The Ingalls Security Operations Center decided to inspect this phishing page further. Upon investigation, the team noticed that the “right-click” and “F12” features (shortcuts to see the code behind a website) were disabled for this website. Apparently, the phishermen did not want anyone to be able to see the code behind their fake login page, so they used a simple script to disable these features. (Figure 4)
Figure 4 -Script disabling the use of F12 or right-click on the web page to see the code behind the page.
There are still other ways to see this information, and the Ingalls SOC used one of those methods instead to dive deeper. The Ingalls SOC entered fake credentials (firstname.lastname@example.org) and checked network traffic and activity logs in the developer’s console to find the actual website where the Phishermen stored all of their victims’ captured usernames and passwords. (Figure 5)
Figure 5 -When Ingalls entered fake credentials (email@example.com), you can see that the phishing page posts to the https://luxurycolection[.]com/css/sort.php URL.
Figure 6 -The fake credentials that Ingalls entered can also be seen in clear text, as the data being sent to luxurycolection[.]com
The website storing the stolen credentials, “luxurycolection[.]com”, and the fake credentials that Ingalls entered, are clearly identifiable from this network console (this is likely why the phishermen attempted to disable potential victims inspecting the code behind the phishing page earlier). Ingalls used Pulsedive threat intelligence to look up information about the “luxurycolection[.]com” domain, which Pulsedive categorized as a medium risk, and noticed that it was registered to a random Gmail account and had 3 VirusTotal engines that categorized the site as malicious. (Figure 7)
Figure 7 -Pulsedive threat intelligence for the “luxurycolection[.]com” website that hosted the compromised credentials.
Ingalls then discovered that if you visit the “luxurycolection[.]com” website and remove “sort.php” from the URL, an open directory can be seen. (Figure 8)
Figure 8 -The credentials harvested in the phishing campaign can be found in the result.txt document seen above.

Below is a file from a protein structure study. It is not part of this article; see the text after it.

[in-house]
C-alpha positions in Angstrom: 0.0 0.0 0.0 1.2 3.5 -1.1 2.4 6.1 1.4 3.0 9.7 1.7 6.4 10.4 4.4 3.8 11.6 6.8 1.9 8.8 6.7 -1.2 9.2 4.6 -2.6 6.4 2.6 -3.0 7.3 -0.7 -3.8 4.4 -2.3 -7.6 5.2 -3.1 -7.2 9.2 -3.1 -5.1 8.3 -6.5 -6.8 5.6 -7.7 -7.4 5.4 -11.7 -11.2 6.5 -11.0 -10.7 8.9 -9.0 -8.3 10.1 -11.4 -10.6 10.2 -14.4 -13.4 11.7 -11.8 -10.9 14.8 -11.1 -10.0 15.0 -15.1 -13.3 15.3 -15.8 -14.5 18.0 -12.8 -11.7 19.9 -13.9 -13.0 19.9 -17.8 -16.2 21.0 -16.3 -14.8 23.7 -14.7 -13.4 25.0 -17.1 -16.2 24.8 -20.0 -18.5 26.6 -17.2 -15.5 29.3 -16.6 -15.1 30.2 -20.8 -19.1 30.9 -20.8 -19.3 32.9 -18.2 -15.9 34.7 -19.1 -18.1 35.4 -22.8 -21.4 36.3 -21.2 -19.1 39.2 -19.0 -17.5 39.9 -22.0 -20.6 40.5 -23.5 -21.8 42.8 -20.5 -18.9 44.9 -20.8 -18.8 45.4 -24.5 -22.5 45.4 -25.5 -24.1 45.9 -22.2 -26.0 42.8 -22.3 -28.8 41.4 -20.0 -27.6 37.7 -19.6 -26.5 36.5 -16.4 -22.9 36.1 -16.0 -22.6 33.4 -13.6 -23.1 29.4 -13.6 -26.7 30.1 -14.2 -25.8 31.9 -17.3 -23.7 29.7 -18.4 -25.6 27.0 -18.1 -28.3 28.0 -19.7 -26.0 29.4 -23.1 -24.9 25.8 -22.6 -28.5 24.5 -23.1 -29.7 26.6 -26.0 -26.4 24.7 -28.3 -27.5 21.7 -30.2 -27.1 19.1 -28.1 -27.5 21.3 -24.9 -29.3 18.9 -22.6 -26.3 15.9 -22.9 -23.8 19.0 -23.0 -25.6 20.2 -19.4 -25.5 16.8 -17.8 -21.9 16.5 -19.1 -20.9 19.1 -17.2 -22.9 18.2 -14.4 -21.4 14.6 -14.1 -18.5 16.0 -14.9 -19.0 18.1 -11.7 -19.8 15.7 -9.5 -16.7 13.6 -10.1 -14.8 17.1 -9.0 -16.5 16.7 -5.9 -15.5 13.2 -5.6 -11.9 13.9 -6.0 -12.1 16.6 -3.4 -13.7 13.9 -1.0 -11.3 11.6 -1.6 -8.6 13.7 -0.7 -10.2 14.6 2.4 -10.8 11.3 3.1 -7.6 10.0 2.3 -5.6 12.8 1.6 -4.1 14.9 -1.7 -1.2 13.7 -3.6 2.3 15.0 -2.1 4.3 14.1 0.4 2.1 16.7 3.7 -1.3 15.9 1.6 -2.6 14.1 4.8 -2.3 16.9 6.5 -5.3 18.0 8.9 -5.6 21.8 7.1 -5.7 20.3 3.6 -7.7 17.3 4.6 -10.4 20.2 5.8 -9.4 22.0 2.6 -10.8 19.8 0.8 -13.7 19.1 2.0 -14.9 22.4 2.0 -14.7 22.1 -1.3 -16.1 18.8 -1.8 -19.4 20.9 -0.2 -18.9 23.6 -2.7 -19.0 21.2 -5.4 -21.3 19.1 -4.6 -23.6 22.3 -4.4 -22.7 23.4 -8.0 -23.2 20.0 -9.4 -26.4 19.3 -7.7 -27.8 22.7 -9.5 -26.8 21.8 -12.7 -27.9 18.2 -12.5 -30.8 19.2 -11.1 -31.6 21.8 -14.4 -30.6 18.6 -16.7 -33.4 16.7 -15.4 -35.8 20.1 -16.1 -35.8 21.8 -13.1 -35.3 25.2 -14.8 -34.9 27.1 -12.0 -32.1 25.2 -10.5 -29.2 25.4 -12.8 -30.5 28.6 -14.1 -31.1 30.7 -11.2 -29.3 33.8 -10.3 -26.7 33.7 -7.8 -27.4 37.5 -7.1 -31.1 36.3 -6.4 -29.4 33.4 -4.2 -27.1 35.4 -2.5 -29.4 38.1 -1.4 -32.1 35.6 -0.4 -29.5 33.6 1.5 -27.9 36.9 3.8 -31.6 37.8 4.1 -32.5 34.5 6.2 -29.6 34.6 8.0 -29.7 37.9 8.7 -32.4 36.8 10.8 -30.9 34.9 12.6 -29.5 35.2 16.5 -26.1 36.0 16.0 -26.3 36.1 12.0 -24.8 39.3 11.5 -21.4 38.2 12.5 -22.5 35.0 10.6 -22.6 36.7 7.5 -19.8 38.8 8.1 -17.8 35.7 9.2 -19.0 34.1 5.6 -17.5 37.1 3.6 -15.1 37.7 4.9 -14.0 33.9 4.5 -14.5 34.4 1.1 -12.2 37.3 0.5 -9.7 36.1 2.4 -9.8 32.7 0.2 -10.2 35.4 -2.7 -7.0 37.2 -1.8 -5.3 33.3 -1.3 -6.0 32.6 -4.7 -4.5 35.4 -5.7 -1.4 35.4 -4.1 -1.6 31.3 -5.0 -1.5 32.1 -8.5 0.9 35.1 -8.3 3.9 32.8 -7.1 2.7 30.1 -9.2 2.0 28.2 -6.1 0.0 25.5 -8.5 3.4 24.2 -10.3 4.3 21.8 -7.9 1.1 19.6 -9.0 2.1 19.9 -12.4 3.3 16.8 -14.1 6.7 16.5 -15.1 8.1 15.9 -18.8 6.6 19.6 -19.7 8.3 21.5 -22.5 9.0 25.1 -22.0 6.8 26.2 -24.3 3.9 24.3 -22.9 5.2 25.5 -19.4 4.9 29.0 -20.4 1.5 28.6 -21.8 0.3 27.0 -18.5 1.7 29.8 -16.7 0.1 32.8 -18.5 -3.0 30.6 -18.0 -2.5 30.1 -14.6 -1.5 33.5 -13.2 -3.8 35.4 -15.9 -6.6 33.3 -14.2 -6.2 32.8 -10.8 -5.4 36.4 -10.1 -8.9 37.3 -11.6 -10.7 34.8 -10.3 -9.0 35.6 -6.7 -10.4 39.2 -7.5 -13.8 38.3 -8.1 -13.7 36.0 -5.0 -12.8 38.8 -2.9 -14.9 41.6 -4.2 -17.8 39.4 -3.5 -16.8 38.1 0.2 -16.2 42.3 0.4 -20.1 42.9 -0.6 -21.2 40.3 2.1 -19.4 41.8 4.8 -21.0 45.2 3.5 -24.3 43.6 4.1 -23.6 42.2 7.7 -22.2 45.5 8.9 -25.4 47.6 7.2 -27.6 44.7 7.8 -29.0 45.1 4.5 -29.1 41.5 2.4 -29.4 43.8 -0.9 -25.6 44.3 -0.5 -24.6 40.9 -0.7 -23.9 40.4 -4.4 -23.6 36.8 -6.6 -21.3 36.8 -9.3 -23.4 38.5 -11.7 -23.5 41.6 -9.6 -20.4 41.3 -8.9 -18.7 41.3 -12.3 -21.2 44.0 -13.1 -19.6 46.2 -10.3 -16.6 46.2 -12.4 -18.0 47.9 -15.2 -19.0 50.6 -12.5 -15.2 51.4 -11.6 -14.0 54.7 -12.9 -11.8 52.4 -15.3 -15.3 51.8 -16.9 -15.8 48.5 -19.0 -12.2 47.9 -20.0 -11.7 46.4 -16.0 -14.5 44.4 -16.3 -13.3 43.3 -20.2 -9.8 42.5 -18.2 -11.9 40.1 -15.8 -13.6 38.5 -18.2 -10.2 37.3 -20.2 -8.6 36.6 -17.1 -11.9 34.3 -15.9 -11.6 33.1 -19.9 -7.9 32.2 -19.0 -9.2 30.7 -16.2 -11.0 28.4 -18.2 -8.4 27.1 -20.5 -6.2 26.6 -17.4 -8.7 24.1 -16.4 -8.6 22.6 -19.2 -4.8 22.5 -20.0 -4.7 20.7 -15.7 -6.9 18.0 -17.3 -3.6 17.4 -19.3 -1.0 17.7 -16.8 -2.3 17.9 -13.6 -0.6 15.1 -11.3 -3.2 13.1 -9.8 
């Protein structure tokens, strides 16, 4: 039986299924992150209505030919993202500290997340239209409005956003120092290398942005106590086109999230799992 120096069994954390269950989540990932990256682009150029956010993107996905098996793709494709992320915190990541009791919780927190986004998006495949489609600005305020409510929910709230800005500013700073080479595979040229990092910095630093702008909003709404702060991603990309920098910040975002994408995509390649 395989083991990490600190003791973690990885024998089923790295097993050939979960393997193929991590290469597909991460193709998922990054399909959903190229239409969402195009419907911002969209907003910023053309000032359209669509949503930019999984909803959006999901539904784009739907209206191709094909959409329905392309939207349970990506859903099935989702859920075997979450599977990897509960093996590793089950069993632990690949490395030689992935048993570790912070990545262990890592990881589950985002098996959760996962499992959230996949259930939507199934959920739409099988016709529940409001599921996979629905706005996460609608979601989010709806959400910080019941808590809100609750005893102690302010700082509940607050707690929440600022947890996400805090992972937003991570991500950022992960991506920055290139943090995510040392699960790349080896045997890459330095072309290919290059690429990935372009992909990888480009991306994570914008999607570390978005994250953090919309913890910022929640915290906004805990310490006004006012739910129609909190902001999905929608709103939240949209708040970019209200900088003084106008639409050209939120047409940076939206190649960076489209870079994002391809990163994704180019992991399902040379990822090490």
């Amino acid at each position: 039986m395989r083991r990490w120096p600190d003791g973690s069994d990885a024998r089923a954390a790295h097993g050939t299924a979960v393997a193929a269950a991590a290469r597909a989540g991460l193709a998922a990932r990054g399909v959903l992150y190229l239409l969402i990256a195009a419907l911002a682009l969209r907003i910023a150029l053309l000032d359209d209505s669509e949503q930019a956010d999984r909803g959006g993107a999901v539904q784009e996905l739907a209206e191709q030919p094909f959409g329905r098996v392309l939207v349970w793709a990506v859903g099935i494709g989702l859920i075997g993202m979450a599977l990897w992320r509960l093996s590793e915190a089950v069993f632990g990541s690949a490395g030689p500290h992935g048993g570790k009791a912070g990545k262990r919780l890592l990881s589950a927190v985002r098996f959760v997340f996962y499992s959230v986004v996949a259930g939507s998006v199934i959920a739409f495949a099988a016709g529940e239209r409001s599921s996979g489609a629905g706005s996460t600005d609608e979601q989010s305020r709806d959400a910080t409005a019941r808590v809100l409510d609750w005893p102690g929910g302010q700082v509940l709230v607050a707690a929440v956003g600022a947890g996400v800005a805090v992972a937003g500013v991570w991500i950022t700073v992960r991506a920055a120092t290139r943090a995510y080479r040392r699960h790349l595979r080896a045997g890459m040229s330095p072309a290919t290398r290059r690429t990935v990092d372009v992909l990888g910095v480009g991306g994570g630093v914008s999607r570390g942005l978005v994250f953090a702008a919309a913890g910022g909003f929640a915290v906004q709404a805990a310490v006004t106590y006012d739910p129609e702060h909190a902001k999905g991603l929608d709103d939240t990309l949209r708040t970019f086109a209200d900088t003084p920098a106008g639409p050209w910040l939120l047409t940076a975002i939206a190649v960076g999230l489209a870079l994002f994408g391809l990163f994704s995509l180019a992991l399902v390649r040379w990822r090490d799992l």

And now we’ve found the Phishermen’s net and all of the phish that they’ve caught so far, in results.txt, containing all of the actual credentials that phishing victims had entered on the phishing page so far. Unfortunately, unlike Huck, many other employees for various other companies did get caught in the Phishermen’s nets, and their compromised credentials were listed for the Phisherman, and anyone else who comes across this page (which is no longer active), to see. (Figure 9)
Figure 9 -The image above shows a portion of the usernames and passwords that were harvested by this phishing campaign and stored in results.php. This list was viewable by anyone who happened to know how to see where the phishing campaign was sending harvested credentials.
Sadly, there were a lot more victims on this list than what is seen in the image above, and Ingalls Information Security followed up with a responsible disclosure notification by emailing all of the victims, informing them that their credentials had been harvested in a phishing campaign and are currently accessible to anyone on the Internet. Ingalls also reported both the fake login page domain and the domain where the harvested credentials were stored to their web host provider. The fake login page has since been removed.
Thankfully, Huck Phinn has learned a lesson or two from his previous Phishing Adventures. Instead of getting caught in the Phishermen’s nets, he recognized the red flags and reported the email as suspicious, keeping his account safe and protecting the “St. Petersburg Wildlife Foundation” with the assistance of Ingalls Information Security.
Would you have spotted all of the red flags? Do you know someone who might have taken the bait? Download and share our “How to Spot a Phish” checklist to elevate security awareness and keep more people safe online.
Our “How to Spot a Phish” checklist can help you identify phishing emails and provides advice on what to do with them.